My work in developing a treatment for clinical depression is motivated by an experience I had shortly after moving to Madison for graduate school. 

One day, I sat next to a Black woman on the bus.  She struck up a conversation with me. 

“What are you studying?” the woman said. 

“I’m studying counseling psychology.” 

“Girl, let me tell you what happened to me the other day. When it gets cold, I get depressed, you know. Part of it’s being a Black woman in a white city. 

“I told my doctor about my mood swings. He recommended I get counseling. I didn’t want to go because you know how us Black folks feel about counseling. Plus, I didn’t want anyone thinking I was ‘crazy.’

“I finally got up the courage to go. In the first half-hour the counselor tells me I should see a psychiatrist about medication.  What’s wrong with that damn counselor? He didn’t spend any time getting to know me—just immediately started talking about medication. 

“I needed someone to talk to. Instead, he’s talking about medication. Girl, I never went back.” 

Racial Disparities 

That woman’s experience is all too common. 

A mismatch in expectations between provider and patient, and mistrust when minority patients seek help from white providers, are two of the obstacles faced by minorities seeking mental health services. 

Those obstacles have serious consequences for minority health

Clinical depression is the most common, costly, and debilitating psychological disorder in America. It’s more likely to be chronic and disabling among African Americans than it is whites. This disparity is even greater in Wisconsin.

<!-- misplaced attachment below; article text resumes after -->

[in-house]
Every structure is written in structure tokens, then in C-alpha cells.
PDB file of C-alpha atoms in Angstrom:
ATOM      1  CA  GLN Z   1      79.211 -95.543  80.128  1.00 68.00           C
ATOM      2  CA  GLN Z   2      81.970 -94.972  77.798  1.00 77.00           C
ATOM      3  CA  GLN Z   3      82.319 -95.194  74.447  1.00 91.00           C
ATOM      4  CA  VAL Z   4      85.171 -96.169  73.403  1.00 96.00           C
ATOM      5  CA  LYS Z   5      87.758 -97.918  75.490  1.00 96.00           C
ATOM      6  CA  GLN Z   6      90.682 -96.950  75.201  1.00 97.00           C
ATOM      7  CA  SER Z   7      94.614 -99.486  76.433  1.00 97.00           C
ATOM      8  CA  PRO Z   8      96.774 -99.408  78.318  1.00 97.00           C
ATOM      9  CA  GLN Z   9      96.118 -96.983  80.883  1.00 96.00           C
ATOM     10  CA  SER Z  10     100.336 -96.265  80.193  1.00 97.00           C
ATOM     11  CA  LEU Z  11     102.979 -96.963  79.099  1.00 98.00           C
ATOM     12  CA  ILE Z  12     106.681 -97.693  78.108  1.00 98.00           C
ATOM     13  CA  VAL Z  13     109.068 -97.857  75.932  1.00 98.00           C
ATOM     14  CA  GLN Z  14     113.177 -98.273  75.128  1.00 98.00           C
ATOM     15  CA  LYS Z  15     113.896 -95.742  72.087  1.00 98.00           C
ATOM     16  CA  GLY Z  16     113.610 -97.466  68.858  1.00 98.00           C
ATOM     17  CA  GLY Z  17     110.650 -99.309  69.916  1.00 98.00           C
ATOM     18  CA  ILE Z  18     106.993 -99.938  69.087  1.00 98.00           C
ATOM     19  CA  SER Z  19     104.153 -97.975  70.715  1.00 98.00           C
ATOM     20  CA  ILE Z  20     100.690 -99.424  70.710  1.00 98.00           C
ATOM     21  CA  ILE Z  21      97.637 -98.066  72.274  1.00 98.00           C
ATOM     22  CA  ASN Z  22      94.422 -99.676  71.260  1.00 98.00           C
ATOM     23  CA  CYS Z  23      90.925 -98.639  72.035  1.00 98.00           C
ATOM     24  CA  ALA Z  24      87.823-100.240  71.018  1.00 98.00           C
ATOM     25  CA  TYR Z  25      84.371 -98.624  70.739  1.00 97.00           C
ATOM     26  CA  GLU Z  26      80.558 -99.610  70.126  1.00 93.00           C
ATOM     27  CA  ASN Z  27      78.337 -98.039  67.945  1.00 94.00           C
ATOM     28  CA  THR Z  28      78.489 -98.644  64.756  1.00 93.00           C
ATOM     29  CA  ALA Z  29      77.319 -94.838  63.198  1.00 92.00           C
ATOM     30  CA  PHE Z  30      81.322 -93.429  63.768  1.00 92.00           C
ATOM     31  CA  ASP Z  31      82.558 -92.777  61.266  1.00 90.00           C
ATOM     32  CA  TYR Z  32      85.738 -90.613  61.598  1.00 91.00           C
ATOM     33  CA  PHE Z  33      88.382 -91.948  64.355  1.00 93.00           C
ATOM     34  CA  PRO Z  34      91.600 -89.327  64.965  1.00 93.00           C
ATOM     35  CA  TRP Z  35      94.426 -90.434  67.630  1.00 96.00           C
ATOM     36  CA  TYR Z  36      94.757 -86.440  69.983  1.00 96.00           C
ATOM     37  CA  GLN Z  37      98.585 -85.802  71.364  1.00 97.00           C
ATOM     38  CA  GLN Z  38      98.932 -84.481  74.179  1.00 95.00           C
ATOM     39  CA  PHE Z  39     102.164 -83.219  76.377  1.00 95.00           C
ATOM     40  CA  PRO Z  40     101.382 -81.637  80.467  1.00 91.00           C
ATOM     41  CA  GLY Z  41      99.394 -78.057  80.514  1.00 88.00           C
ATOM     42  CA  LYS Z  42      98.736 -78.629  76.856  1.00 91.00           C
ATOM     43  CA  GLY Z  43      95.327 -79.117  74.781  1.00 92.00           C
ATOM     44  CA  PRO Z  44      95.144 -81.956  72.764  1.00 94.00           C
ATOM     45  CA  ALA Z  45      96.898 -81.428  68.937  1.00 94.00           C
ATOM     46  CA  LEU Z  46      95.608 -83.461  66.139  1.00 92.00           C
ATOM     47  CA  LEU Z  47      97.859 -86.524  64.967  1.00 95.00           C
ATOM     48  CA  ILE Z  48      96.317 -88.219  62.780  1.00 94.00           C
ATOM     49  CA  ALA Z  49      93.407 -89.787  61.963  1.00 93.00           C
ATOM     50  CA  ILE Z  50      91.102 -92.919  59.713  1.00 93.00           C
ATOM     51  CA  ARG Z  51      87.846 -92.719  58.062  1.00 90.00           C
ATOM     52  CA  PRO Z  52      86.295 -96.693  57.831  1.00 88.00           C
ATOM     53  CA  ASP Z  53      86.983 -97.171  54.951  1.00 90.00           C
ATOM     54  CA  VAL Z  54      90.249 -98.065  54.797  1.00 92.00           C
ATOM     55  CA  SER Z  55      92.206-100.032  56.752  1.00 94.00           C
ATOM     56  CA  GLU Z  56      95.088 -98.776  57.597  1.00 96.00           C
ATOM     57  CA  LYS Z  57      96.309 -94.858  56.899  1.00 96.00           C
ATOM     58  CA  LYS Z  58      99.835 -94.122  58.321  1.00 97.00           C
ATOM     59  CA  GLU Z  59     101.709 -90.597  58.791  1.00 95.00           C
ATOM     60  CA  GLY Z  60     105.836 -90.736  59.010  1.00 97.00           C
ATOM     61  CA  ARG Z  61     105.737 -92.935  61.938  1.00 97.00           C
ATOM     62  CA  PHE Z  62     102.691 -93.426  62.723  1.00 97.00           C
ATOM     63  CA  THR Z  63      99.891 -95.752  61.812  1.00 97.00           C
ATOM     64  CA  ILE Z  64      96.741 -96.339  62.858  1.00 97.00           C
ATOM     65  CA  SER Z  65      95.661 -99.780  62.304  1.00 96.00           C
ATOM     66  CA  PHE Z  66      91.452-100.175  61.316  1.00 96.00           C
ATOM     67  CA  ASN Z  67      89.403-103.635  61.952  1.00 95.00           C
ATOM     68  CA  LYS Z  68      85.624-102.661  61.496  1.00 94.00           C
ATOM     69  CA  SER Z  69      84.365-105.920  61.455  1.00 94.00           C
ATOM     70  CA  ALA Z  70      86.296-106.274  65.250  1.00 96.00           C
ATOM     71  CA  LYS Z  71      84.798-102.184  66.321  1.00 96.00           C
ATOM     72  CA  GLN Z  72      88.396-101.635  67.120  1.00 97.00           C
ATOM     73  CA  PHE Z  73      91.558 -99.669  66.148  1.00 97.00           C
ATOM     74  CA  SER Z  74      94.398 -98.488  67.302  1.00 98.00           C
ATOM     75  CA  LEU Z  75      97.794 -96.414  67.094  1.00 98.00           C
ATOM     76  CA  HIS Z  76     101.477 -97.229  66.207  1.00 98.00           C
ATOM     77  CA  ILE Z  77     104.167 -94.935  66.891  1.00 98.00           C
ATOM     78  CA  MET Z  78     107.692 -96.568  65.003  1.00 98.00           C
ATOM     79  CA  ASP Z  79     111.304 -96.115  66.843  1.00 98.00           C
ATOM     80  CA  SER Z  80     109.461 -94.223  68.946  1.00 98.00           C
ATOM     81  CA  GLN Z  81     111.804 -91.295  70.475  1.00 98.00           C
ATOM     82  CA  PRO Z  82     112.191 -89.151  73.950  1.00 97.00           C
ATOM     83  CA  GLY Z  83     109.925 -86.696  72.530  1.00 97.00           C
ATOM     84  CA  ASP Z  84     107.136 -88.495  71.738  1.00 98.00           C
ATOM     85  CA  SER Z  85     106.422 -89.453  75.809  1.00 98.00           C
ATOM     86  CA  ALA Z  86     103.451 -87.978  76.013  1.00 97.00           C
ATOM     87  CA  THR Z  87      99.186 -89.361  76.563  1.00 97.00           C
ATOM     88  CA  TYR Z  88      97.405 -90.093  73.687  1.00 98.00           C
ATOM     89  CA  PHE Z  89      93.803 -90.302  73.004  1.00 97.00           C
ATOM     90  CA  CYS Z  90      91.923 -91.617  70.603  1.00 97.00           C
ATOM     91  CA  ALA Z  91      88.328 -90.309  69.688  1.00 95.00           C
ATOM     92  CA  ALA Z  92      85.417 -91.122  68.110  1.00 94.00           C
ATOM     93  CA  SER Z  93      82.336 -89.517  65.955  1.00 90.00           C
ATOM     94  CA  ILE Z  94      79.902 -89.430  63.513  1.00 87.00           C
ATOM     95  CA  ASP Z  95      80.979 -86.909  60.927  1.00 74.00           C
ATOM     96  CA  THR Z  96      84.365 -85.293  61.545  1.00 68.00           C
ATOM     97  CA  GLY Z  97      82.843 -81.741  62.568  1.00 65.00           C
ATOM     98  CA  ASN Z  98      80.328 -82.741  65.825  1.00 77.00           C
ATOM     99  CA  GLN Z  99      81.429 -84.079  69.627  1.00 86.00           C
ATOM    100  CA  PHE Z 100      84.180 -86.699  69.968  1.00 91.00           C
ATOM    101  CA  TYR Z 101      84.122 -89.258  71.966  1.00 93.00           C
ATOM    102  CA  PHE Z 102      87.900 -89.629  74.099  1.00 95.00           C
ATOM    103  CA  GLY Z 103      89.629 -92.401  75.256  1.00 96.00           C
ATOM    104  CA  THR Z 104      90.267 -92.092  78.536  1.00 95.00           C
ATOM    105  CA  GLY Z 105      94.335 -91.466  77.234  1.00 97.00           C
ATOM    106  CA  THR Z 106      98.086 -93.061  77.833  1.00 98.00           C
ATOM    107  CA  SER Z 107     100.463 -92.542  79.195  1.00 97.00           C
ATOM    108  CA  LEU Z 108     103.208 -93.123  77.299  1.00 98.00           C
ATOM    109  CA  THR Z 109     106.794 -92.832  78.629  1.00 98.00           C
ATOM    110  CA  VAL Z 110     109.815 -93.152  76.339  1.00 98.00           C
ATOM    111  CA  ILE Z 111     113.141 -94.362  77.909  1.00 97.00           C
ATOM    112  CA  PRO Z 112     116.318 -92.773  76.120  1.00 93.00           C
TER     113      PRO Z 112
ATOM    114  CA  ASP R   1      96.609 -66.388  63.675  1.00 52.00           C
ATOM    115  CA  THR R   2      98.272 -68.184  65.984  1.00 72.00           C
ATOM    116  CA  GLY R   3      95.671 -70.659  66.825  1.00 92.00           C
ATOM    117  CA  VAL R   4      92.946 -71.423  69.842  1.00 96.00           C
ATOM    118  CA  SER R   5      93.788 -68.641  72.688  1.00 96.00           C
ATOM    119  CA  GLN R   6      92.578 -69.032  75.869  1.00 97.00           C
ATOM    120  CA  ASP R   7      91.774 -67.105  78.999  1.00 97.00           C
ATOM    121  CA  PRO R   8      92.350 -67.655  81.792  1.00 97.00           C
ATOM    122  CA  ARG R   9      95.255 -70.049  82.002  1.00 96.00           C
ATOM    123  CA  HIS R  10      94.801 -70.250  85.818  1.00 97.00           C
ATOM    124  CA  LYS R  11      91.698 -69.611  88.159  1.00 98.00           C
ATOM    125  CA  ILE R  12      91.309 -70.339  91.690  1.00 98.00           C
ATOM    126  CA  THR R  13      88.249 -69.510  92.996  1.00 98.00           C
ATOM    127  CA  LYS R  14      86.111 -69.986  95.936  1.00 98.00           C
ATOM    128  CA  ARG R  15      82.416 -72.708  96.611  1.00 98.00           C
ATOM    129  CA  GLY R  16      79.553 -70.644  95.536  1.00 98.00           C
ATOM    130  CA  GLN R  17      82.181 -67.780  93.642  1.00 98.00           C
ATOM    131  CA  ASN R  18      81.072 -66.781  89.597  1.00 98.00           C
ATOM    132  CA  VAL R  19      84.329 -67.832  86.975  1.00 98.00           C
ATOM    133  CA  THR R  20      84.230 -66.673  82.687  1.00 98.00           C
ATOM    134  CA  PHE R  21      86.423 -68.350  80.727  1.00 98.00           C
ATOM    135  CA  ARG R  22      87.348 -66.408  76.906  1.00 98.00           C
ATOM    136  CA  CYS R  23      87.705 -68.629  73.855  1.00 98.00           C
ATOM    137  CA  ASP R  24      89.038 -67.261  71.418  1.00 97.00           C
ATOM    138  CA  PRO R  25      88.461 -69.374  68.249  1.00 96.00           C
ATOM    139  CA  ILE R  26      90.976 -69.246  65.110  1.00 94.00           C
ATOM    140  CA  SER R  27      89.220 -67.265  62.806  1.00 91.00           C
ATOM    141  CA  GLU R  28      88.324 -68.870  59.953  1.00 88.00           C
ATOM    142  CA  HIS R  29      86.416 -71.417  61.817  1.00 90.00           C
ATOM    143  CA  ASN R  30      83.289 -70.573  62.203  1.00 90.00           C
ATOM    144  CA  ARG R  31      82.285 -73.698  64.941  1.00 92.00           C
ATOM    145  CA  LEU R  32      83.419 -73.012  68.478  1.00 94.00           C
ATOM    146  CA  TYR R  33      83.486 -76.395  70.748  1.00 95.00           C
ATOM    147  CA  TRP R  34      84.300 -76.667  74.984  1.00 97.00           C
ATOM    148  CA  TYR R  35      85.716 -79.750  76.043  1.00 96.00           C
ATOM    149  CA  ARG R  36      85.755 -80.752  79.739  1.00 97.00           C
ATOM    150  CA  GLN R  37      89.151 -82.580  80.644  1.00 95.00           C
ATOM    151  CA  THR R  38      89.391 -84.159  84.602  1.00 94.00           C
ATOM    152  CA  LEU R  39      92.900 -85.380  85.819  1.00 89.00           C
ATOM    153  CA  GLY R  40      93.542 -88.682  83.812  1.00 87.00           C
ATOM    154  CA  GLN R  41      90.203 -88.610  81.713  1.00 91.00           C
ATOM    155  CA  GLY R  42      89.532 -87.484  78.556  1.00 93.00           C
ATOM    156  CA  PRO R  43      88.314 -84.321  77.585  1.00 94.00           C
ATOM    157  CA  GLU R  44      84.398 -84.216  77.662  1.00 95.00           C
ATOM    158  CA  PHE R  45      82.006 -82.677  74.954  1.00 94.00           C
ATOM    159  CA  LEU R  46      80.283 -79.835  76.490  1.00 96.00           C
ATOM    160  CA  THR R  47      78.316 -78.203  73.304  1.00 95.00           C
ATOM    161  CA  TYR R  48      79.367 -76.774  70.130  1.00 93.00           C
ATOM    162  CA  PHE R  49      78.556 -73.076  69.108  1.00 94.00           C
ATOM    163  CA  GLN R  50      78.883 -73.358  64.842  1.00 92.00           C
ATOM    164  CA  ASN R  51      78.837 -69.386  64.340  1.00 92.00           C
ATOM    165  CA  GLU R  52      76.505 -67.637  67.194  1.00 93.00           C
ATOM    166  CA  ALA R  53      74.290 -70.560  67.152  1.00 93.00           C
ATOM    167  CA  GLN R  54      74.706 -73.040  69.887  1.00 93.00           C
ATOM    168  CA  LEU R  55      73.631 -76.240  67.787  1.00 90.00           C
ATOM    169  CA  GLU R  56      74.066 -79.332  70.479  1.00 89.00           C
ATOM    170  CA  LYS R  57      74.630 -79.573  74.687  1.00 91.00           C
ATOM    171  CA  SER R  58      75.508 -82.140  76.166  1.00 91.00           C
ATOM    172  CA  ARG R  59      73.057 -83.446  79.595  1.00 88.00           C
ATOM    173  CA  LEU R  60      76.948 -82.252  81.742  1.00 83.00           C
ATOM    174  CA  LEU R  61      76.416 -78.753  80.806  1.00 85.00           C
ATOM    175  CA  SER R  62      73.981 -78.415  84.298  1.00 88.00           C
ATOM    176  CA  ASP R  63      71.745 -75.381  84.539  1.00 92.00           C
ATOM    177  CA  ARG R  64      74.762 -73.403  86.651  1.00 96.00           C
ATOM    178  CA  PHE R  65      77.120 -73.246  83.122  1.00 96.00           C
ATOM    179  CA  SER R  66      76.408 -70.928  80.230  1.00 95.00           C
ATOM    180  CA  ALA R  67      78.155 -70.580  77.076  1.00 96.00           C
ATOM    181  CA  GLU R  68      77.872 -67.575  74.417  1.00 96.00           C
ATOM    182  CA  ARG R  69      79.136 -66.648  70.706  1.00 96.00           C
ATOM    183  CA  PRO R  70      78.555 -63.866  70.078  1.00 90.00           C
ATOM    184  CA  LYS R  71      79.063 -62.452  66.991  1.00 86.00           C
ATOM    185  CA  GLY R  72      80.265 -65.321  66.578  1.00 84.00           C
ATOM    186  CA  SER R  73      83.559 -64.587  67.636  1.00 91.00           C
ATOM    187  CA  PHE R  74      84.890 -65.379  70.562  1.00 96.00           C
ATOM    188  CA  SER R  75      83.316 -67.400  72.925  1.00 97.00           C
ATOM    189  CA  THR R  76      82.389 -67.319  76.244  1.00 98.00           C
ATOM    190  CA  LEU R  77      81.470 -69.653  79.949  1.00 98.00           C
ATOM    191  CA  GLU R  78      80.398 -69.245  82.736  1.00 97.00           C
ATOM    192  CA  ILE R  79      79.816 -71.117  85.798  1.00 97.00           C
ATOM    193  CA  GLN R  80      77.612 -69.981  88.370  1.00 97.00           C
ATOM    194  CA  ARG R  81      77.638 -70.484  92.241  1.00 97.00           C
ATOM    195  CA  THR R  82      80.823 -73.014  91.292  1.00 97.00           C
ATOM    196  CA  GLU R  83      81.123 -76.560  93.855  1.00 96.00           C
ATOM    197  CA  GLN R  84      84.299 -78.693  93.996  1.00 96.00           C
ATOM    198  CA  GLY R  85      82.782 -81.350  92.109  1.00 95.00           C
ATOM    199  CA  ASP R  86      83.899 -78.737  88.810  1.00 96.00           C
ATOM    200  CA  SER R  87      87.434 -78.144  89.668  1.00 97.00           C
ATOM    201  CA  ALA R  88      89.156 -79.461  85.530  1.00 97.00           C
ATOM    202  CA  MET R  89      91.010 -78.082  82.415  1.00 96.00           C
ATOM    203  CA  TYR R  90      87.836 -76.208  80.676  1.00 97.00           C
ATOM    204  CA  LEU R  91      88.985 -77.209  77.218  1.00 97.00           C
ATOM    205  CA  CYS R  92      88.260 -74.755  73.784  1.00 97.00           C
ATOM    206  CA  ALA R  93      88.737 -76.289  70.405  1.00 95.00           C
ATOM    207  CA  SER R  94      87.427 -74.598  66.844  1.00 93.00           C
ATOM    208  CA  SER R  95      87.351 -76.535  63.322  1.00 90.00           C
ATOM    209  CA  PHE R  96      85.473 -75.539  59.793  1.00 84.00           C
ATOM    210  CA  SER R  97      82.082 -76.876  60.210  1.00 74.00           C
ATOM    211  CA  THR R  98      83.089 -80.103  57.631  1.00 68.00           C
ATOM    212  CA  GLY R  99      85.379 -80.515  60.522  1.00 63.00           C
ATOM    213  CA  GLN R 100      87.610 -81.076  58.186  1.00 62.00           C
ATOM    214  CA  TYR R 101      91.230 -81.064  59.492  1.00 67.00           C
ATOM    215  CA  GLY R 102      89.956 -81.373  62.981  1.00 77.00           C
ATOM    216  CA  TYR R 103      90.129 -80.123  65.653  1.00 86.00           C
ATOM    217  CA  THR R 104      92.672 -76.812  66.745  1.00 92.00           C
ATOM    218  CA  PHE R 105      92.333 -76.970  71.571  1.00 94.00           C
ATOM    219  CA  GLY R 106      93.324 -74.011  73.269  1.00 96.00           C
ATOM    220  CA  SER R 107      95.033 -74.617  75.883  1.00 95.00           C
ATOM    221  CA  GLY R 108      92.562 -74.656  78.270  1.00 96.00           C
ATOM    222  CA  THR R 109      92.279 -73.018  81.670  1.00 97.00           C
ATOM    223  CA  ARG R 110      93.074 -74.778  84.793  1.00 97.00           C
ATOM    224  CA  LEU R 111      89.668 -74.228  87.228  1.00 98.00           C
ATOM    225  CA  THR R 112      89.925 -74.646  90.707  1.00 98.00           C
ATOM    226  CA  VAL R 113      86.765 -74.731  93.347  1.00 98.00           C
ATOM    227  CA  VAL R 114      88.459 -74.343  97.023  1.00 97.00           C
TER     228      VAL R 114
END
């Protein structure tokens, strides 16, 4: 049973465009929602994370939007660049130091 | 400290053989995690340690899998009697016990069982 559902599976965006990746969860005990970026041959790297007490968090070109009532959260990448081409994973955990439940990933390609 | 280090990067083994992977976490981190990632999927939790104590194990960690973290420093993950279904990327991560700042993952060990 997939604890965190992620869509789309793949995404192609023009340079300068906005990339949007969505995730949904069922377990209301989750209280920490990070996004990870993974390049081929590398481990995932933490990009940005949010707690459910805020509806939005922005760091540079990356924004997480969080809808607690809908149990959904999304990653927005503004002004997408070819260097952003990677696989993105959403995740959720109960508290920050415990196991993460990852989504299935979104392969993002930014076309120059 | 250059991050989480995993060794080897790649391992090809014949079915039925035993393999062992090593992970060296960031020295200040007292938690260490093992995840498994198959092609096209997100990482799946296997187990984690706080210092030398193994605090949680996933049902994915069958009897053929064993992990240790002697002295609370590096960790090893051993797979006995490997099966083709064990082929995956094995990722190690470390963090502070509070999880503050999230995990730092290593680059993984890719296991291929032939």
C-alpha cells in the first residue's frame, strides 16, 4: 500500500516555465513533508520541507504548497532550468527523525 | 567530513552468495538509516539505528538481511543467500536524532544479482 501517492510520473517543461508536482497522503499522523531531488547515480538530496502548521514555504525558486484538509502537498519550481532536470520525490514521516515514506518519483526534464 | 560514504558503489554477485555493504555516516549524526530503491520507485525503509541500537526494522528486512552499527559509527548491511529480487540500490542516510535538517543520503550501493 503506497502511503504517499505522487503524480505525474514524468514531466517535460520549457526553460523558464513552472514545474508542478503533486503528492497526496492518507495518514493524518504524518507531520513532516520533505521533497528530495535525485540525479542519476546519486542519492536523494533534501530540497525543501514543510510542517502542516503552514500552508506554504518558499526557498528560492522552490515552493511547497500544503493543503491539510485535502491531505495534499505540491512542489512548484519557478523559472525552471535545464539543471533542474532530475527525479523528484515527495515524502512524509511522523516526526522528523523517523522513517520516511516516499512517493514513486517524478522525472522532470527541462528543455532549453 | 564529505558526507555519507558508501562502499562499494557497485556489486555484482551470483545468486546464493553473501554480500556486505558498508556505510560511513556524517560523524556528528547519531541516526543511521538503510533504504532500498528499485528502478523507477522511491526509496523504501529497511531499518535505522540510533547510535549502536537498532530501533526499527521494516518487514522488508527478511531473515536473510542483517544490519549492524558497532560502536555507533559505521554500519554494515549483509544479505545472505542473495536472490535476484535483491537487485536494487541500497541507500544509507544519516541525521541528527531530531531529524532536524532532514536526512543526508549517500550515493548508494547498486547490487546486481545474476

Mental health care is critical to overcoming clinical depression. 

But according to a nationwide 2007 study, African Americans received adequate mental health care only 14% of the time. Additionally, studies show that African American patients leave psychotherapy and quit taking their medicine sooner and in larger numbers than white patients. 

‘Oh Happy Day’ 

At the core of my work is Oh Happy Day Class (OHDC), a culturally-adapted treatment for clinical depression. 

OHDC was developed in partnership with community stakeholders, African American living with depression, mental health providers, and faith leaders. This approach was designed to develop an intervention informed by the patients and the community. 

OHDC incorporates African American cultural beliefs into treatment and takes into account risk factors specific to African Americans. The class also recognizes preferred coping behaviors, including the use of religious coping and the preference for group counseling.

I and my team of advocacy board members are exploring options to offer OHDC in community settings. Several partners, including pastors, the Madison Area YWCA and the Urban League of Greater Madison have expressed interest in partnering to deliver OHDC.

Take Action

If you or someone you love is suffering from persistent low mood or emotional trauma, please do something about it:

  • If you have health insurance, contact your primary care doctor; 
  • If you’re a veteran, contact the VA; 
  • If you don’t have health insurance, contact Journey Mental Health Center (608-280-2700) or Access Community Health Centers (608-443-5480).  

If you or someone you loves is thinking about self-harm, dial the national suicide and crisis hotline at 988. Operators are on duty 24/7.

Dr. Earlise Ward is a licensed psychologist and professor at UW-Madison’s Department of Family Medicine and Community Health.